Empedocles says that the greater
part of the members of animals were generated by chance...
What,
then, hinders but that the parts in Nature may also thus arise [from
necessity]? For instance, that the teeth should arise from necessity,
the front teeth sharp and adapted to divide the food, the molars
broad and adapted to breaking the food into pieces.
It may be said
that they were not made for this purpose, but that this purposive
arrangement came about by chance; and the same reasoning is applied
to other parts of the body in which subsistence for some purpose is
apparent. And it is argued that where all things happened as if they
were made for some purpose, being aptly united by chance, these were
preserved, but such as were not aptly made, these were lost and still
perish, according to what Empedocles says concerning the bull species
with human heads. This, therefore, and similar reasoning, may lead
some to doubt on this subject.
Aristotle,
Physics, Fourth Century B.C.
Evolutionary algorithm (EA) is a collective term for all variants of probabilistic optimisation algorithms that are inspired by Darwinian evolution. Optimal states are approximated by successive improvements based on the variation selection paradigm. Thereby, the variation operators produce genetic diversity and the selection directs the evolutionary search.
A genetic algorithm (GA) is a variant of EA, which, in analogy to the biological DNA alphabet, operates on strings which are usually bit strings of constant length. The string corresponds to the genotype of the individual. The phenotype of the individual is obtained by a mapping onto the object parameters (genotype-phenotype mapping).
A GA is according to Koza: “a highly parallel mathematical algorithm that transforms a set (population) of individual mathematical objects (typically fixed-length character strings patterned after chromosome strings), each with an associated fitness value, into a new population (i.e., the next generation) using operations patterned after the Darwinian principle of reproduction and survival of the fittest and after naturally occurring genetic operations (notably sexual recombination)”.
The GA is usually characterized by fitness proportionate selection and tournament selection, respectively. Crossover is the main variation operator; mutation (bit mutation) is usually regarded as a background operator. Usually a GA has the following components:
A representation of potential solutions to the problem
A method to create an initial population of potential solutions
An evaluation function that plays the role of the environment, rating solutions in term of their fitness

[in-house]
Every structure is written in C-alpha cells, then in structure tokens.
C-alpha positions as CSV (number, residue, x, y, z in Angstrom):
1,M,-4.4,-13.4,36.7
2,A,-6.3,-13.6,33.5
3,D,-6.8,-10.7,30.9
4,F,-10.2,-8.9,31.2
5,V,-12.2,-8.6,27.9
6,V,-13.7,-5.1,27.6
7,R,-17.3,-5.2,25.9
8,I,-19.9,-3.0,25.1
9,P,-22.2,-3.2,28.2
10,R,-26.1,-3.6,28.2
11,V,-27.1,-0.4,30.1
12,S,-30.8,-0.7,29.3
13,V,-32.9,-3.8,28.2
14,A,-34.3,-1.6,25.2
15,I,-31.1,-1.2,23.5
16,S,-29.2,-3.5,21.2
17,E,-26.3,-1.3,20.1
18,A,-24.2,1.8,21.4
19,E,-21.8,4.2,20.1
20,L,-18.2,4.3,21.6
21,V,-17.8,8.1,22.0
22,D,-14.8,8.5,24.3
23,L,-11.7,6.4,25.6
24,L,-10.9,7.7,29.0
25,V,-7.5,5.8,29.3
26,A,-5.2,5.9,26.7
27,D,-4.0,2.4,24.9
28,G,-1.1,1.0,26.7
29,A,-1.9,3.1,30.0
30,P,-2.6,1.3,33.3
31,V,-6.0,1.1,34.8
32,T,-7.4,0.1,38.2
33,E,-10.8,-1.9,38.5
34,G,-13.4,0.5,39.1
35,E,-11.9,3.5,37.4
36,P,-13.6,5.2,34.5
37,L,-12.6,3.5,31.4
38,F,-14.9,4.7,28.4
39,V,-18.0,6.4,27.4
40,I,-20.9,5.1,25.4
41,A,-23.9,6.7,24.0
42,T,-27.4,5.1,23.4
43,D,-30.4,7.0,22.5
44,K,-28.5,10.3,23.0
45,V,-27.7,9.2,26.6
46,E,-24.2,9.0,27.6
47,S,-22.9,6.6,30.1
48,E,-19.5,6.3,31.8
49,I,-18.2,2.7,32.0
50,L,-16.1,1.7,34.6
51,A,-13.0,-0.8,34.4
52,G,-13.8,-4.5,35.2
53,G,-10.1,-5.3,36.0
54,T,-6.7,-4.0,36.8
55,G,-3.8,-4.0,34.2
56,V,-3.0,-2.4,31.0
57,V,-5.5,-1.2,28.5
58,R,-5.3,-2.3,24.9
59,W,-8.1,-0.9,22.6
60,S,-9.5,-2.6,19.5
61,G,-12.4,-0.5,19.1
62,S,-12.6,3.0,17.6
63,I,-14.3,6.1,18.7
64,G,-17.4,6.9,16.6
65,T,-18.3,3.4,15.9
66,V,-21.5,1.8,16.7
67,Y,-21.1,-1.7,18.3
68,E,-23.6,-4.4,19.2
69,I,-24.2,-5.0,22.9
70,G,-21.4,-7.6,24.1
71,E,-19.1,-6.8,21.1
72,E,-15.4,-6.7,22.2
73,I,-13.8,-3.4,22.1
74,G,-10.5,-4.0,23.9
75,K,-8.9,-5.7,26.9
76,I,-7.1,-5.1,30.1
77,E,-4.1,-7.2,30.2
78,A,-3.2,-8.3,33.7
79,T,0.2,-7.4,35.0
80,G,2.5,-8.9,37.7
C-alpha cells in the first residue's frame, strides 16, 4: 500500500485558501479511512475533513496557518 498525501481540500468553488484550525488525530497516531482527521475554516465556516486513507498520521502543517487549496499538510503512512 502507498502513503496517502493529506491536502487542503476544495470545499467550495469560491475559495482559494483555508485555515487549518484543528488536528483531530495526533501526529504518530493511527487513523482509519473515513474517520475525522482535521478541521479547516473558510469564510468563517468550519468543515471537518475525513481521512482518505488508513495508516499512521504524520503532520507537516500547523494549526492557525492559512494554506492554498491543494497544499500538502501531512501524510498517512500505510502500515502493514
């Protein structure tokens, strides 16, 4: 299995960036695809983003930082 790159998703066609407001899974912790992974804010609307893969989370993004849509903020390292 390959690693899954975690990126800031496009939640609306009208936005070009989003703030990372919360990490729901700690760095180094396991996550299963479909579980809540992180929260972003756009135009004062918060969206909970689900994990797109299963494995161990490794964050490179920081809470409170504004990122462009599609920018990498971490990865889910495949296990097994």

Genetic operators that alter the composition of the population members of the next generation.
Values of various parameters that the genetic algorithm uses (population size, probabilities of applying genetic operators, etc.)
Fitness is an evaluation of an individual with respect to its reproduction capability and is usually a function of the objective function (to be optimised), which depends on the object parameters. The term fitness function is often used as a synonym for objective function.
Selection in EA is based on the fitness. Generally, it is determined on the basis of the objective value(s) of the individual in comparison with all other individuals in the selection pool. The fitness function may additionally depend on different side conditions/constraints and stochastic influences (fitness noise/noisy fitness). The hope is that there is a correlation between the fitness of the parents and offspring otherwise the search would be essentially a random walk search. Mutation searches usually in the local neighbourhood of the parent solution whereas crossover results in a more global oriented exploration of the search space.
GAs have a significant advantage over other search systems because instead of using a single searcher, as in calculus based search methods, a population is used making GA less probable to be trapped by local extremes.
Optimisations with GA are not limited to non-continuous or unimodal functions and therefore a larger class of problems can be solved than with traditional, gradient-based search methods.
An implementation of a GA begins with a population of (typical random) chromosomes. One then evaluates in such a way that those chromosomes which represent a better solution to a problem are given more chances to reproduce than those chromosomes which are poorer solutions. The goodness of a solution is typically defined with respect to the current population defined by a fitness function. Selection focuses the search to more promising points in the search space while mutation and crossover try to generate new and better points from these solutions. Figure 1 shows the principal steps for GAs.
_{}: Population size, _{ }maximum number of generations, _{ }the crossover and mutation probability. I = {1,…,N}. P_{t} is the population at generation t _{ }are temporary populations. 1. Initialization. Set _{ }and t = 0. For i =1,…,N Choose _{ }according to some probability distribution. Set P_{0} = P_{0}+ {i}.. 2. Fitness assignment. For each individual _{ }determine the encoded decision vector _{ }as well as the objective vector y = f(x) and calculate the scalar fitness value F(i). 3. Selection. Set _{ }. For i=1,…,N do Select one individual _{ }according to a given scheme and based on its fitness value F(i). Set P’ = P’+ {i}. 4. Crossover. Set _{ }. For i = 1,…,N/2 do Choose two individuals _{ }and remove them from P’. Recombine i and j. The results are _{ }. Add k.l to P’’ with probability p_{C}. Otherwise add _{ }to P’’. 5. Mutation. Set _{ }. For each individual _{ }do Mutate i with probability _{ } The resulting individual is _{ }. Set P’’ = P’’+ {i}. 6. Stop. Set P_{t+1}=P’’’ and t = t+1. If _{ }or any other stopping criterion is satisfied then set _{ }else go to 2. |